SpaceX is starting to make deals with airlines to bring its Starlink satellite internet to sky travelers everywhere. It announced a deal with Hawaiian Airlines on Monday, and last week struck a similar deal with charter carrier JSX. None of the parties involved shared financial details of their deals, but both airlines said they plan to offer free in-flight Wi-Fi, which is both a semi-miraculous fact and a a hopeful sign that free Wi-Fi is becoming the industry standard. Delta, meanwhile, confirmed last week that it was conducting “exploratory” Starlink testing.
Inflight Wi-Fi has been on the Starlink team’s mind for some time. Jonathan Hofeller, SpaceX’s vice president of Starlink and commercial sales, said last year the company was building an aircraft product and was “in talks with several airlines.” It’s a natural place for the company to focus, really: in-flight Wi-Fi is a billion-dollar and rapidly growing market, and it’s currently dominated by Viasat and Gogo, two products no one wouldn’t accuse of being fast innovators. And perhaps best of all for Starlink, there are none of those pesky trees or buildings in the sky to get in the way! In the long run, there could be a lot of competition here, especially from companies like OneWeb and Amazon, which are also big bets on satellite internet. But for now, the industry looks set to be disrupted.
Over the past two years, the company has been busy launching more satellites, getting FCC approvals, and developing the ability to let satellites talk to each other without needing to communicate with ground stations.
When it all comes together, Hofeller promised it would be a huge step forward in the speed and quality of in-flight Wi-Fi. (Starlink currently promises download speeds of up to 200Mbps for its land users.) Now, if you’ve ever paid extra for “fast” Internet access on a flight, you know how bad that term is. used loosely, so don’t get your hopes too high. And there is still a long way to go, both regulatory and product-wise, and even Starlink’s existing products have bugs and issues. But the current in-flight bar is certainly low enough for Starlink (or someone else) to do better.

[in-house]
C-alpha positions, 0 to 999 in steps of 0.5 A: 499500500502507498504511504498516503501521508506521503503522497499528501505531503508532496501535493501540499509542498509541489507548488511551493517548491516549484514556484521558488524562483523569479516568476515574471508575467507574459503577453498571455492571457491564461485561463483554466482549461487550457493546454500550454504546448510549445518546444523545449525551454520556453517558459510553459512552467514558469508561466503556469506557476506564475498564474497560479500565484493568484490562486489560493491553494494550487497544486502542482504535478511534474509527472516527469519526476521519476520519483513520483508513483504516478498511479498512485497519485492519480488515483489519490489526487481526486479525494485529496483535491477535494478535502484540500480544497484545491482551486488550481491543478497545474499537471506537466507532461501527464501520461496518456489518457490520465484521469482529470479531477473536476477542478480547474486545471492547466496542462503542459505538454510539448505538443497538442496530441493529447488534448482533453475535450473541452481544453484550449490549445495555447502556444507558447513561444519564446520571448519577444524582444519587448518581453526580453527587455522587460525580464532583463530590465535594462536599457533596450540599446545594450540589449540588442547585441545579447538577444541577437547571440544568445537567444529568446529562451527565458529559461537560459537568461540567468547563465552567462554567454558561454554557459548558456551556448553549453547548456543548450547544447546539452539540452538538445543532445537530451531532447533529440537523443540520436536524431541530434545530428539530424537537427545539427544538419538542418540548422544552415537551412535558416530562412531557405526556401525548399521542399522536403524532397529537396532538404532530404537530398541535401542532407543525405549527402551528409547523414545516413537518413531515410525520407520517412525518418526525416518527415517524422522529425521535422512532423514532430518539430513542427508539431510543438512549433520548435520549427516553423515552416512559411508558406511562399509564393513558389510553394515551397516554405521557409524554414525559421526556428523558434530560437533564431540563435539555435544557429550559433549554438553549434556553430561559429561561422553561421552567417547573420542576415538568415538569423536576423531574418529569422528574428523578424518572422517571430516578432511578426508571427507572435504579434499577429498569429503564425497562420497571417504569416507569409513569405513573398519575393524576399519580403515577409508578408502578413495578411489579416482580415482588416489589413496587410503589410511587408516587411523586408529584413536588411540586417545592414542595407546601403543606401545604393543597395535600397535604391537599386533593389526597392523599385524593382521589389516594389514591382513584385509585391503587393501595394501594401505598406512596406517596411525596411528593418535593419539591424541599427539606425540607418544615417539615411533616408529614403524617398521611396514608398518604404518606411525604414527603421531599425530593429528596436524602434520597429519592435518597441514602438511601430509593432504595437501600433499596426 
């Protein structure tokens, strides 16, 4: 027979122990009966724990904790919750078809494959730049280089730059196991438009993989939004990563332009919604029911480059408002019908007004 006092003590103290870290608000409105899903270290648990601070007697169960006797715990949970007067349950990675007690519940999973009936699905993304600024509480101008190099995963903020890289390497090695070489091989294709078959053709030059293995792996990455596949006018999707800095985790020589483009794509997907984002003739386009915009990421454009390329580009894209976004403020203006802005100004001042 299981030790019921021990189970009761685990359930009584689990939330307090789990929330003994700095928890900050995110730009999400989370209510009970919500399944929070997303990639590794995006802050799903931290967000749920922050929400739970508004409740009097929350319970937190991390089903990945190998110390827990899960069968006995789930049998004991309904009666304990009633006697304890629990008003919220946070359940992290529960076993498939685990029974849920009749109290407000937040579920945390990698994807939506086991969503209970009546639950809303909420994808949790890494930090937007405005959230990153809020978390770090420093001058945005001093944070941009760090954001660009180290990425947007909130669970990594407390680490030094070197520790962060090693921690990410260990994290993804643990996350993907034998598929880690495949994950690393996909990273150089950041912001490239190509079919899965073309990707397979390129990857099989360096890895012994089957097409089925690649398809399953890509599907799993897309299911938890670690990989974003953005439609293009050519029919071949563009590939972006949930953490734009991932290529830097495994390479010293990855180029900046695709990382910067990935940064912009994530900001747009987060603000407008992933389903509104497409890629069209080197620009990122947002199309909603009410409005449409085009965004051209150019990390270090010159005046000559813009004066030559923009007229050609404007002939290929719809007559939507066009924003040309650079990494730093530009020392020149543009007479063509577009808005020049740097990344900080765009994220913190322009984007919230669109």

Airlines seem equally keen on the idea. Executives have repeatedly noted over the past few years that passenger expectations are well ahead of the technology available in flight, and things have slowly started to improve. Delta has opened up some bandwidth to allow users to text throughout a flight, for example, and JetBlue has made in-flight Wi-Fi free for its passengers. But there’s still nothing out there that even comes close to rivaling your home internet, or even what you’d get in a crowded cafe. SpaceX thinks Starlink can change that, and a number of airlines seem to be open to the idea.
As for when all of this will hit your aisle seat? JSX said it is already testing the Starlink service and plans to roll it out to its fleet Later this yearwhile Hawaiian Airlines said it was “in the early stages of implementation and expects[s] to begin installing the product on select aircraft next year. It’s a vague timeline, and companies owned by Elon Musk aren’t exactly known for meeting their deadlines. But it happens. And it probably won’t be the last airlines to start looking for a place to mount a Starlink antenna.